Sudden Infant Death Syndrome (SIDS)

Sudden Infant Death Syndrome (SIDS) is a topic covered in the 5-Minute Emergency Consult.

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  • Sudden, unexpected death of an infant <1 yr old who was typically well before being placed down to sleep
  • Death remains unexplained after being thoroughly investigated by autopsy, exam of the death scene, investigation of the circumstances, and review of the family and infant medical histories.
  • Leading cause of death in infants 1 mo–1 yr of age; the incidence has declined markedly since the initiation of the “Back to Sleep” program in 1994:
    • 1992: 120 deaths/100,000 live births (US)
    • 2001: 56 death/100,000 live births (US)
    • No change from 2001–2006
  • Peak occurrence of SIDS at 1–4 mo of age:
    • 90% occur <6 mo of age
    • 2% occur >10 mo of age
  • Ethnic differences: 2006 rates per 100,000 live births: All populations, 54.5; non-Hispanic white, 55.6; non-Hispanic black, 103.8; American Indian/Alaska Natives, 119.4; Asian American or Pacific Islander, 22.8; Hispanic, 27.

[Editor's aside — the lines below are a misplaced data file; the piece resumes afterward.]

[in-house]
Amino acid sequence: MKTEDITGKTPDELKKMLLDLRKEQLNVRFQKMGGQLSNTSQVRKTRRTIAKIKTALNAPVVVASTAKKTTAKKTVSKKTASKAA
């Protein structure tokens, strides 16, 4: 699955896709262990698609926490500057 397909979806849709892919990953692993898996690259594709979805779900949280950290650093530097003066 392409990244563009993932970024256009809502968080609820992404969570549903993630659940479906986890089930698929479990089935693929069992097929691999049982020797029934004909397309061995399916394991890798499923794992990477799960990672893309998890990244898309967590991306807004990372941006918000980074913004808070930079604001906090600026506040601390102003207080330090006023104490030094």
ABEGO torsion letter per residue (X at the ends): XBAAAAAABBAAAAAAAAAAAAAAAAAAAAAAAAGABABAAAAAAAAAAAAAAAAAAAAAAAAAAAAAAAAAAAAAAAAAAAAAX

• Sleeping on back (supine) reduces incidence significantly (“Back to Sleep”). Practice of infants sleeping on their backs began initially in Europe and then in US


  • Most likely multifactorial
  • SIDS infants likely have predisposing conditions that make them more vulnerable to both internal and external stressors.
  • Potential stressors include anemia, congenital diseases, dysrhythmias, electrolyte abnormalities, genetic defects, infection, metabolic disorders, neurologic events, suffocation, trauma, upper airway obstruction.
  • Maternal and antenatal risk factors:
    • Alcohol and illicit drug use
    • Intrauterine growth restriction
    • Lower socioeconomic status
    • Poor prenatal care
    • Prior sibling death secondary to SIDS
    • Shorter interval between pregnancies
    • Smoking
    • Younger age
  • Infant risk factors:
    • Bed sharing
    • Exposure to environmental smoking
    • Gastroesophageal reflux (GER)
    • Hyperthermia
    • Low birth weight, prematurity
    • Male gender
    • Soft bedding, soft sleeping surface
    • Recent febrile illness
  • Supine sleeping position, breast-feeding, and pacifier use are protective.
  • Home monitoring has not been shown to prevent SIDS.

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